There is no doubt that these tactics by Central Debt Collection Services Debt Collectors may have extremely negative consequences for your day to day life. It may cause you to feel upset, depressed or other negative emotions. In some instances, people have reported having suicidal thoughts due to their debt problems. The actions of debt collectors has led to great concern, especially with worrying statics from the debt support trust that state as many as 50% of those who suffer from debt issues will even consider. As a result, and not particularly suprising, the government were asked to step in and take a close look at how debt collectors were operating, and whether they were doing enough to ensure that debt collectors were following the correct guidelines, including responsible lending and treating debtors fairly. They took this on board, and took action against some debt collection agencies.

Central Debt Collection Services Debt Collectors and what the law says

The Office for Fair Trading (OFT, 2012) put some guidelines in place, which were related to debt collectors. The summary of these is that, Central Debt Collection Services Debt Collectors had a responsibility to:

  • Ensure they treated debtors fairly and did not use any underhand practices, deceit, or generally being negative towards debtors
  • Being transparent and providing clear information which is does not cause the debtor to be confused or feel that they are being misled
  • Ensure consideration towards debtors who are experiencing difficulty with making payments.
  • Act proportionately and always ensure the debtors’ circumstances are taken into account.

If you are being hassled by Central Debt Collection Services Debt Collectors and they are not following the required guidelines, you would be within your rights to report them to the OFT – and they will be able to get their license removed, if deemed appropriate.

Some debt collectors may go as far as to say that they are an external agency, when they are operating as part of the original creditor you have the debt with. In this case, they are attempting to deceive you and they are going against the guidelines, but they will probably claim that this information is visible in the small print.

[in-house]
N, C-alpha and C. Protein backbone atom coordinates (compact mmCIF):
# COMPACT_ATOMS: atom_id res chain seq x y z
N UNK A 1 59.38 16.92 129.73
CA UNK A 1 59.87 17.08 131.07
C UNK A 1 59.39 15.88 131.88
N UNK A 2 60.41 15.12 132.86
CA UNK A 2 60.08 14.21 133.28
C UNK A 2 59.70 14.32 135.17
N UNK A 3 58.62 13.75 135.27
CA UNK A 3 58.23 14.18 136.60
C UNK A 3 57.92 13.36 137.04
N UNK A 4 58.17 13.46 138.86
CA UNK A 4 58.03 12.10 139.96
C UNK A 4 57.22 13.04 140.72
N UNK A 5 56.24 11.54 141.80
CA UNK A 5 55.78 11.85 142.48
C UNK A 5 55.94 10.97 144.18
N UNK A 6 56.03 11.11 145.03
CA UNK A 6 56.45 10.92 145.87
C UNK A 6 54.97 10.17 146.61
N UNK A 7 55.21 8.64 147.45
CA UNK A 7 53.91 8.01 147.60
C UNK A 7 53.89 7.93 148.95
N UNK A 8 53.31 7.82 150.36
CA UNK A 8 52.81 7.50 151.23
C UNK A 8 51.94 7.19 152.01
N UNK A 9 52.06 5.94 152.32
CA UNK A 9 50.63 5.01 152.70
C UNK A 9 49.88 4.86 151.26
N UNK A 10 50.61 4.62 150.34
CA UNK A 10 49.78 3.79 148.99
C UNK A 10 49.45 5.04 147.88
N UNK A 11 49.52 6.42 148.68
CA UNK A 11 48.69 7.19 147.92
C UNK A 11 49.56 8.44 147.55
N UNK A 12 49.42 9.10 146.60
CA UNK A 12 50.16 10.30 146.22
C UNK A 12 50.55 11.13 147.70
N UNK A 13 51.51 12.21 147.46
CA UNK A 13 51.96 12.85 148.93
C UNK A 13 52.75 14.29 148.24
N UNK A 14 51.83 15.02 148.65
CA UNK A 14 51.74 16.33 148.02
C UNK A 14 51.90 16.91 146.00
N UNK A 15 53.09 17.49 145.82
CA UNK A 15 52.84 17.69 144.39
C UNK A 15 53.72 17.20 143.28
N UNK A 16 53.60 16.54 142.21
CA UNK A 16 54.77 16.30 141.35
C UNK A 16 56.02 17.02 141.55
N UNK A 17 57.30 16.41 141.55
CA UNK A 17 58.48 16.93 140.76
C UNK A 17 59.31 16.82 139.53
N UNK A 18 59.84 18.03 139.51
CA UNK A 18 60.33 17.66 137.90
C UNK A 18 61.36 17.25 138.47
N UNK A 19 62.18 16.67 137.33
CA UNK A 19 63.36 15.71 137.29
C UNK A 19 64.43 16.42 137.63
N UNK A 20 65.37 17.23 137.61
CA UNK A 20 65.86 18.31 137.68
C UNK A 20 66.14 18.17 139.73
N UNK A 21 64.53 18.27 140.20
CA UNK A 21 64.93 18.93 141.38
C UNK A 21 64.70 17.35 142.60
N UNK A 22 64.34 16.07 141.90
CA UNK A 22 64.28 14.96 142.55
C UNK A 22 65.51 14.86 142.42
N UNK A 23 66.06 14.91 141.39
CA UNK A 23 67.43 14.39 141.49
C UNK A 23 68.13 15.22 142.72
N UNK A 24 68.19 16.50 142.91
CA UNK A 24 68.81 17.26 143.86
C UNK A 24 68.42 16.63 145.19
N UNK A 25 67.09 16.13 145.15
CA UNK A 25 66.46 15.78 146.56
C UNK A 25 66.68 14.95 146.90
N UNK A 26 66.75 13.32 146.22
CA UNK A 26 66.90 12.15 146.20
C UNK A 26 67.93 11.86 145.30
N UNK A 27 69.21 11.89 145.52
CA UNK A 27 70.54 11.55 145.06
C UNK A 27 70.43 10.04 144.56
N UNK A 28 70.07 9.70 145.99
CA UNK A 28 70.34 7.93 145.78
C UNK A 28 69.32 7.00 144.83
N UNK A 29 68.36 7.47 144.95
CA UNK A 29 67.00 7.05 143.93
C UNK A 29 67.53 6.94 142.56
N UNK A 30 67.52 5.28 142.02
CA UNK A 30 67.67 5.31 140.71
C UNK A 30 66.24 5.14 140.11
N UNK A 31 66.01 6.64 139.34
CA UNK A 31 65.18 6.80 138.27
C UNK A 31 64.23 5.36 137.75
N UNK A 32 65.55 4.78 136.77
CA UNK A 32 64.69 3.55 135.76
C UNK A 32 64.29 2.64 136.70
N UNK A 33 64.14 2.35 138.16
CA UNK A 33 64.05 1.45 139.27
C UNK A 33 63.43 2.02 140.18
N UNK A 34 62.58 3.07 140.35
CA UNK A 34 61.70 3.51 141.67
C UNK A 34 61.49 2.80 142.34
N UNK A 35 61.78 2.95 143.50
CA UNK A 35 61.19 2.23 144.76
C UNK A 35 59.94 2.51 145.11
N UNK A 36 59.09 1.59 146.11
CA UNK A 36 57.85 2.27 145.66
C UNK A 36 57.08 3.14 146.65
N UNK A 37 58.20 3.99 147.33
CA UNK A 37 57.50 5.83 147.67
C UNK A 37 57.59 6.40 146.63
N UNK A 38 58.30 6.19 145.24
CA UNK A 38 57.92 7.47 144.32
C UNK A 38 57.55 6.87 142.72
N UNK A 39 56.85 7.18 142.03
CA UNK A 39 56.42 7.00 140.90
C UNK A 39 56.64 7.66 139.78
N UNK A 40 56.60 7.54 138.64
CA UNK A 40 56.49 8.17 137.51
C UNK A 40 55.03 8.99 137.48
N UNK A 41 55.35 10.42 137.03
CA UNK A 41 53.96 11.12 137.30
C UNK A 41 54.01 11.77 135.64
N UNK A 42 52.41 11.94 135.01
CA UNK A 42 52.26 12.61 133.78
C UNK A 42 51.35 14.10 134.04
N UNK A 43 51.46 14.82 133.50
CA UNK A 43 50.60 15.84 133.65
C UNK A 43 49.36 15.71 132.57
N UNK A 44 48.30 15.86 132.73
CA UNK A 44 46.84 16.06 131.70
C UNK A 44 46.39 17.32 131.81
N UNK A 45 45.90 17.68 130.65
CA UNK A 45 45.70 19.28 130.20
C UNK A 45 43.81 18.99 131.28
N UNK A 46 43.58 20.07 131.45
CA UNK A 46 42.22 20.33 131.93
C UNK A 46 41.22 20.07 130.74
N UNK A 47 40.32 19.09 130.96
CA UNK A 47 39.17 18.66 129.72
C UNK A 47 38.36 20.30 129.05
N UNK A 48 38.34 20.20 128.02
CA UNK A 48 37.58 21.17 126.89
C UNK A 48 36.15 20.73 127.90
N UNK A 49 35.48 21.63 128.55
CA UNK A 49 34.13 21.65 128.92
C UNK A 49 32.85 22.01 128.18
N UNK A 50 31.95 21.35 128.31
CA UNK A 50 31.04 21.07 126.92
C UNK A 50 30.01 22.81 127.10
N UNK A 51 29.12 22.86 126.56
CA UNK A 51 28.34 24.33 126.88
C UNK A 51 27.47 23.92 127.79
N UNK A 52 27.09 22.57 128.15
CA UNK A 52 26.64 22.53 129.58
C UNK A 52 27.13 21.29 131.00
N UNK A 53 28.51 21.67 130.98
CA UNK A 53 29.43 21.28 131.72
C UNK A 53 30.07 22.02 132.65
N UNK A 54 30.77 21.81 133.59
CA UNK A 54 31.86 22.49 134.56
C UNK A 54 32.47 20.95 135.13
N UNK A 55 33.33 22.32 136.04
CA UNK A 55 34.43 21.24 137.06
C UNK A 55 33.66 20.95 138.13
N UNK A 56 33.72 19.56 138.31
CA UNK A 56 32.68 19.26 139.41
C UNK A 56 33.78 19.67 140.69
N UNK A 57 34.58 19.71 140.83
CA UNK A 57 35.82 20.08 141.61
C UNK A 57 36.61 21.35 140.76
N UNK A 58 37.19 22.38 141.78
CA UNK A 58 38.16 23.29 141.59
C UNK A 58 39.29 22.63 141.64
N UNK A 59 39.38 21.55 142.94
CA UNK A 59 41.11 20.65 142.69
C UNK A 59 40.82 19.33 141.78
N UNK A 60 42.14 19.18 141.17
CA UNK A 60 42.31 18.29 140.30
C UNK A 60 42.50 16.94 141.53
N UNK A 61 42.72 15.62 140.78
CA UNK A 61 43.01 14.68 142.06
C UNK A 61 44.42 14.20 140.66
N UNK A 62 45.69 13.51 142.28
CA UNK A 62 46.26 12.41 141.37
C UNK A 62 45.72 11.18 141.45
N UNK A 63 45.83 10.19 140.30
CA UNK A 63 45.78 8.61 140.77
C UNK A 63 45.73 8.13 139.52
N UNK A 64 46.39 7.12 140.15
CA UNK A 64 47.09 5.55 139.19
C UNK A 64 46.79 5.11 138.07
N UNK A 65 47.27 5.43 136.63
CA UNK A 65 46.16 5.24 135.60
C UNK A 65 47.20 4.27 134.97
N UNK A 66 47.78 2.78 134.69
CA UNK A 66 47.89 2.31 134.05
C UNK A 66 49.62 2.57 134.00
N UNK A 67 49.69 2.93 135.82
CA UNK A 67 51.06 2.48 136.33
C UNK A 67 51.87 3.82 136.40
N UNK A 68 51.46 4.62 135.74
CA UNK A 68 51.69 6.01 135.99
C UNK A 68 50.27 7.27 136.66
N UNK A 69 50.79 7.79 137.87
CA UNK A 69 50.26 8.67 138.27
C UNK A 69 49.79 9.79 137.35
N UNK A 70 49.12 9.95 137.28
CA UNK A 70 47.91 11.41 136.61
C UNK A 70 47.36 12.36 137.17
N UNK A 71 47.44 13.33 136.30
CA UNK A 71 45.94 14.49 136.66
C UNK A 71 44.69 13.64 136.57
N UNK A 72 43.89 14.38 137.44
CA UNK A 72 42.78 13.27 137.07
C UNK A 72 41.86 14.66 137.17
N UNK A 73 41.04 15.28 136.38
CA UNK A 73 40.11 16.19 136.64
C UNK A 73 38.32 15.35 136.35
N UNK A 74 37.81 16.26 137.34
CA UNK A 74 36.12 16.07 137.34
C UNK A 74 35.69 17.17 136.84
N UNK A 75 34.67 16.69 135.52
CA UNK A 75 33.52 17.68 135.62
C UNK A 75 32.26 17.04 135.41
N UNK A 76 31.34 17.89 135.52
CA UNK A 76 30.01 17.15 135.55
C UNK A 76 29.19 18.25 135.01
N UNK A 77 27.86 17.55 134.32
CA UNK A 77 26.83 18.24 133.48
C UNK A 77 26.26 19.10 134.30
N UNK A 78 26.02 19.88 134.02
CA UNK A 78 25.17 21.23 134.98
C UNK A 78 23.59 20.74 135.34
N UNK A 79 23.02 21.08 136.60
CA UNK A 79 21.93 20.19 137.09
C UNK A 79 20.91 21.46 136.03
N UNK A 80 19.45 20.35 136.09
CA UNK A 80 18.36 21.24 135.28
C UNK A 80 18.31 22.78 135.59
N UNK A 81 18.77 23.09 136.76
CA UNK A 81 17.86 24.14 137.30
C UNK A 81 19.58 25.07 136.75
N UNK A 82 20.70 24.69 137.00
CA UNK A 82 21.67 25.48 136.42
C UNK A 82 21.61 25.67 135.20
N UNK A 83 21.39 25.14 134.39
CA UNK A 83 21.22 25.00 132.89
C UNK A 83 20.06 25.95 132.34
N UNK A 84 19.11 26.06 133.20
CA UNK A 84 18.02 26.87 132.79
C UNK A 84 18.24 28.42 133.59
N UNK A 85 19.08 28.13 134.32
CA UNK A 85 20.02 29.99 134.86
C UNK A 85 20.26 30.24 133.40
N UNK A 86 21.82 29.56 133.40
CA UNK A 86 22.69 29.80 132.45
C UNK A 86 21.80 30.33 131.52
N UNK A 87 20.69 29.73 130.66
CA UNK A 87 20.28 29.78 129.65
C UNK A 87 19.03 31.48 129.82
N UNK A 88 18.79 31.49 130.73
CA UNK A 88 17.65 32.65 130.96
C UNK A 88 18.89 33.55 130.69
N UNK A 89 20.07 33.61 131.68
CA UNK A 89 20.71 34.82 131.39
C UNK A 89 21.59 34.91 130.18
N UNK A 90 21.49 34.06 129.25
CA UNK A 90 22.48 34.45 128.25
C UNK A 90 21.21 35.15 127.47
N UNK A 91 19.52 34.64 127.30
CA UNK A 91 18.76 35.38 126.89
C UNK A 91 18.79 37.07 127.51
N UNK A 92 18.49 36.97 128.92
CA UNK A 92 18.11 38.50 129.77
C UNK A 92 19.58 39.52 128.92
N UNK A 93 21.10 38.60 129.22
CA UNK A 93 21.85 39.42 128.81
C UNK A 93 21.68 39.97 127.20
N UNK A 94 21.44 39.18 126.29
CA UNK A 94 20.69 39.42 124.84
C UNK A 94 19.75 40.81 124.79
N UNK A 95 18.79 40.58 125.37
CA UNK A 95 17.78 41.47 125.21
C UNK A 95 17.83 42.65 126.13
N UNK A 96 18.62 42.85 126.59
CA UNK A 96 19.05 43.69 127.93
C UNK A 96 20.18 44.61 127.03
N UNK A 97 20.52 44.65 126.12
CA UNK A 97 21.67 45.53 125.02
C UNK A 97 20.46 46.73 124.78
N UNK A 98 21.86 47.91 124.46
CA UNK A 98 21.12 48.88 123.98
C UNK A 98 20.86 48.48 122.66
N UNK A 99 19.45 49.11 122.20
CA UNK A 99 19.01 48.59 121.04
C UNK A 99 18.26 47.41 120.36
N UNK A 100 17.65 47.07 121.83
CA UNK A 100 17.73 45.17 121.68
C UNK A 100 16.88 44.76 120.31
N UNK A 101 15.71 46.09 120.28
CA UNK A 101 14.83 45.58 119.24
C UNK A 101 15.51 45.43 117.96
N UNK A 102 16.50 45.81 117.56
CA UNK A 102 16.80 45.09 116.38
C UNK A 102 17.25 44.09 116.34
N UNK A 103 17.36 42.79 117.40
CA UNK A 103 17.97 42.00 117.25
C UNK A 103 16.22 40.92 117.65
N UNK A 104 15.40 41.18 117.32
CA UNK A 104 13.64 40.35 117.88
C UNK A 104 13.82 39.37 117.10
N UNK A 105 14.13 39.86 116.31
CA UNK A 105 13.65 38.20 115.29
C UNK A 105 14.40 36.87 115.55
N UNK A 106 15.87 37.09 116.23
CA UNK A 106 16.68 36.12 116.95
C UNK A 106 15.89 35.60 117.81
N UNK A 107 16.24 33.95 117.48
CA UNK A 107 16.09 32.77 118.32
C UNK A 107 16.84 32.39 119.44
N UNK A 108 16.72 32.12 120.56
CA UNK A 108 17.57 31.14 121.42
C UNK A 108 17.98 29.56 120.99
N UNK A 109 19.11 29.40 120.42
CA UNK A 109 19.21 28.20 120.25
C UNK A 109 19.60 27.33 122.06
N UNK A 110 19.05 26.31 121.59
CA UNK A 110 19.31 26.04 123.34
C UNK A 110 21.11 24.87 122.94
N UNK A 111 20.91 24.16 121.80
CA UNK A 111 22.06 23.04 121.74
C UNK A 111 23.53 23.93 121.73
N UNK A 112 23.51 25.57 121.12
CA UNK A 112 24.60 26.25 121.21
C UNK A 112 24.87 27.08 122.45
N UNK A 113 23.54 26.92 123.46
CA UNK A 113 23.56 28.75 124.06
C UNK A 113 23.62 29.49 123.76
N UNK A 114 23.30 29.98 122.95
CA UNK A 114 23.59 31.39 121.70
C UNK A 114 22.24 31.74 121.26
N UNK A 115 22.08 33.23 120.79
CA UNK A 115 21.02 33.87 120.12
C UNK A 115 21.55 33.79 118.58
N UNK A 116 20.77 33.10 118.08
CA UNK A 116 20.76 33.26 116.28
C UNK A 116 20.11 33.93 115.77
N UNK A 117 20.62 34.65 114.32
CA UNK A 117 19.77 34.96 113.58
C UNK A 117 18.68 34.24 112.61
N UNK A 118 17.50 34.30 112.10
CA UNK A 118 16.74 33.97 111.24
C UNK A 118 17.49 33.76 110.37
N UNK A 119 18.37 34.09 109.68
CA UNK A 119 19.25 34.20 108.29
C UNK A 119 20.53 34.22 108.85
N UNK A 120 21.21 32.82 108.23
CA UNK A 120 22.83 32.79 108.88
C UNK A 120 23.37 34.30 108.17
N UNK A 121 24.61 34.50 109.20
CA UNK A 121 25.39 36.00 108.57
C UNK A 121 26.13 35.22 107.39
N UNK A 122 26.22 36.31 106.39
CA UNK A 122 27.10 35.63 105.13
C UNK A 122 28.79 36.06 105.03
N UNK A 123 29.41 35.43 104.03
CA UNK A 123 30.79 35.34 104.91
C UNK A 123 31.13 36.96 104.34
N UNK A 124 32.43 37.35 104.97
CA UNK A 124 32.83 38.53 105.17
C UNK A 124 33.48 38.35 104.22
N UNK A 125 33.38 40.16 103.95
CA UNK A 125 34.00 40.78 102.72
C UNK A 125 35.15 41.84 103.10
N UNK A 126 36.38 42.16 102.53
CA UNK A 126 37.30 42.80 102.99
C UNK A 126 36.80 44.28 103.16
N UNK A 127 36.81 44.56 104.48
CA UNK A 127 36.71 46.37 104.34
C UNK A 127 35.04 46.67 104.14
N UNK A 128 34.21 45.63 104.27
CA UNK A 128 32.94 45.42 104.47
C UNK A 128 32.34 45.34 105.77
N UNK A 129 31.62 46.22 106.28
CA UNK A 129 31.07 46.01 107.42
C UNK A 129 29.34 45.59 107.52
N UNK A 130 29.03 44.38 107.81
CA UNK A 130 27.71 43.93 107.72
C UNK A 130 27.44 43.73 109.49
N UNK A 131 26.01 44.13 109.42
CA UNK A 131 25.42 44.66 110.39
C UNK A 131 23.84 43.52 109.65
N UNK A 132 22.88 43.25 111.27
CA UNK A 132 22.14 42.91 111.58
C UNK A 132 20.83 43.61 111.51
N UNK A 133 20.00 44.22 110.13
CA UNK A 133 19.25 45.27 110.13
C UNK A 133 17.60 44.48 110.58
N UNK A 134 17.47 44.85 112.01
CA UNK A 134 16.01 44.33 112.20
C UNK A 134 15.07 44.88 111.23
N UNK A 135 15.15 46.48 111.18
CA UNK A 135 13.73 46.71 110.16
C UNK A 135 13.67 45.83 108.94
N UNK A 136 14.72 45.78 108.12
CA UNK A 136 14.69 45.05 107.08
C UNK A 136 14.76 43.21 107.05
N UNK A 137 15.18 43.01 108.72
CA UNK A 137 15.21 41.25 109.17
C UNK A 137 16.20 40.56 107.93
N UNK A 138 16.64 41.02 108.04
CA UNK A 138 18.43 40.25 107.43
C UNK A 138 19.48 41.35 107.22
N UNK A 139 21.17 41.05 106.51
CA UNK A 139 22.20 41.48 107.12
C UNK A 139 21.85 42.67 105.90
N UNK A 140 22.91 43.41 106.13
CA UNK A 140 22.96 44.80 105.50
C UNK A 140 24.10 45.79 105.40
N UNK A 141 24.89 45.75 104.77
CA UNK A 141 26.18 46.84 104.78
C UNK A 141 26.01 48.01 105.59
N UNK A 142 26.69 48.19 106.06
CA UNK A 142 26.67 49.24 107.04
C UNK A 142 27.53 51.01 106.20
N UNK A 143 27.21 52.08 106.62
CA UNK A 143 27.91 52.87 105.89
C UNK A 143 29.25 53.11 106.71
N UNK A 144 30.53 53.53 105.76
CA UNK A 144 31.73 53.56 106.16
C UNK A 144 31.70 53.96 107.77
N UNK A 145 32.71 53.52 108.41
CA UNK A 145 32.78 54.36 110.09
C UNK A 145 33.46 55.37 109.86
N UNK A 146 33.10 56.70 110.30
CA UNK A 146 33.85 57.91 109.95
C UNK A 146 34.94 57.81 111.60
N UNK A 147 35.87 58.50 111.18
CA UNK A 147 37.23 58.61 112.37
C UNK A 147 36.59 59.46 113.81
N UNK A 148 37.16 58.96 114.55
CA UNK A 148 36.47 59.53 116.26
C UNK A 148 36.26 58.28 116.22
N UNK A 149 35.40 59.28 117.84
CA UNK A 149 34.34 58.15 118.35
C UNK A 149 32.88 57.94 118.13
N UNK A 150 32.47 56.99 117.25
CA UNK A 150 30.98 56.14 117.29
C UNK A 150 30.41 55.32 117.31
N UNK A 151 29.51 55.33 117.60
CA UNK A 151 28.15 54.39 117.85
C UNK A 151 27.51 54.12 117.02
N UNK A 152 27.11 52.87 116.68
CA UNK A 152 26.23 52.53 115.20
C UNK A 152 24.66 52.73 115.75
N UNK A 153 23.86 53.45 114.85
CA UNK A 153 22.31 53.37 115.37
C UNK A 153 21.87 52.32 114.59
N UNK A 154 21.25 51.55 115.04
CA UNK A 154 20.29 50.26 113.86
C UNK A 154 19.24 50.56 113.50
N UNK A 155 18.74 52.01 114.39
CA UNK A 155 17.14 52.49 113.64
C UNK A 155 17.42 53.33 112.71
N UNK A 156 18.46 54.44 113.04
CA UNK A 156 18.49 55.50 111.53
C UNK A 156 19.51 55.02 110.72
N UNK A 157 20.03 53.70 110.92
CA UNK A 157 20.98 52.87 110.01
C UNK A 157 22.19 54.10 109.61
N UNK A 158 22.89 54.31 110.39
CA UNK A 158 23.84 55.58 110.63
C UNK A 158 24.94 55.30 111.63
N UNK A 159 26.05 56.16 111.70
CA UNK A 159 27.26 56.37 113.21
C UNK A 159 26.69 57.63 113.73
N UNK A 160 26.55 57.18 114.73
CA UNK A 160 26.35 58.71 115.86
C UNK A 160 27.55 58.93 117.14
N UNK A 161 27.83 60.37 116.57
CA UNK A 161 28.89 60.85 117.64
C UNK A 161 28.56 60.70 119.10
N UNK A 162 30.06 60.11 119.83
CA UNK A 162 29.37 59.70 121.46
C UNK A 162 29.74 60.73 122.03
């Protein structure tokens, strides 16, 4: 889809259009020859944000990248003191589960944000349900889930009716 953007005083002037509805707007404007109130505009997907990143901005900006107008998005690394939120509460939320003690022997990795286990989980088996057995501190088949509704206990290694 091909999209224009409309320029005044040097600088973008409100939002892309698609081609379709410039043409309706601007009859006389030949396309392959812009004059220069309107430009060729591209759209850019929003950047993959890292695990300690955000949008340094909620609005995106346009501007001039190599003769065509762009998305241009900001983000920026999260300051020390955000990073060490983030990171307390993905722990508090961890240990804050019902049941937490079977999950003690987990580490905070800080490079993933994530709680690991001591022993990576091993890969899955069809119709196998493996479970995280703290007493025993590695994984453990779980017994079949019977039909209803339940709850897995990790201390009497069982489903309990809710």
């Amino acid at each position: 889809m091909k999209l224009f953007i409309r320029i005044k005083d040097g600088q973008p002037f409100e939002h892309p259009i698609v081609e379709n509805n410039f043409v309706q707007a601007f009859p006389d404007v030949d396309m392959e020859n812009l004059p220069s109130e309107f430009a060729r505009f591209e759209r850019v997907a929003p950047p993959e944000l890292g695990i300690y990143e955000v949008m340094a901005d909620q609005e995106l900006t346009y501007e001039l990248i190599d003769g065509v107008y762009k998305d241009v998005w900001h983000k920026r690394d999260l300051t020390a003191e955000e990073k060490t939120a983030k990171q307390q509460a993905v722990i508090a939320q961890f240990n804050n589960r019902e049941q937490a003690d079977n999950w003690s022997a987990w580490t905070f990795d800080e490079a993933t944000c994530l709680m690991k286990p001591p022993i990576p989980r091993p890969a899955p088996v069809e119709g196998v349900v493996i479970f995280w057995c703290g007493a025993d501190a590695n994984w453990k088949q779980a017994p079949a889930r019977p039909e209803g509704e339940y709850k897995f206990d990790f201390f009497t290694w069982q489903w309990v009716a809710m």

You should know how Central Debt Collection Services Debt Collectors work

If you understand a bit more about debt collection agencies and how they operate, you will be more informed to be able to defend yourself. These are some of the key points to consider:

They may receive a bonus

The Central Debt Collection Services Debt Collectors agents contacting you constantly, are doing so as they are likely to be highly incentivised and they are targeted to get a certain amount of money on an hourly basis. In most cases, there will be both daily and monthly bonuses and all of the contributions the agents make contribute to that bonus. In short, they will do anything they can to get the payments, instead of recording a call where there has been no payment Unfortunately, they may resort to threatening and abusive behaviour, in order to try and achieve their bonus.

The point to bear in mind is that if you can stay strong and deal with the threats from Central Debt Collection Services Debt Collectors, knowing that most of these threats are empty, you may even be able to turn the tables. Don’t pay if you can’t afford it. The last thing you want is to leave yourself in an extremely distressing situation.

They may use automated call technology

Although there is likely to be some temptation to try and ignore your phone calls from Central Debt Collection Services Debt Collectors, this is not a good idea. You may find that some debt collection agencies will employ automated call technology that tries to attempt to phone you as regularly every half hour, until you eventually answer the phone. Sometimes, the phone may even be silent, as the calls are just being made to try to intimidate you.

If you are experiencing such calls, it would be a good idea to take a note of the frequency of the calls. Debt collectors who are behaving like this are in clear breach of the OFT guidelines. You can let the agent know that you plan to report them to the Financial Ombudsman.

Change in attitude

The agencies will sometimes employ a bad cop, good cop tactic , and this is often highly effective. When on the receiving end of such an approach, you will probably to be on the other side of relentless calls, many of which may be abusive and harassing. This may be mixed together with the some polite and friendly conversation. The switch in attitude could even sometimes occur in only one phone call. The agent begins the conversation by being polite, but their behaviour becomes abusive if they know you can’t pay a payment. It often does not just end with relentless phone calls. There may also be threatening and even sinister letters, which are common practice. This full process is designed to try to grind you down, to break you down, so that you will give up and just pay them, even if you can’t really afford to do so.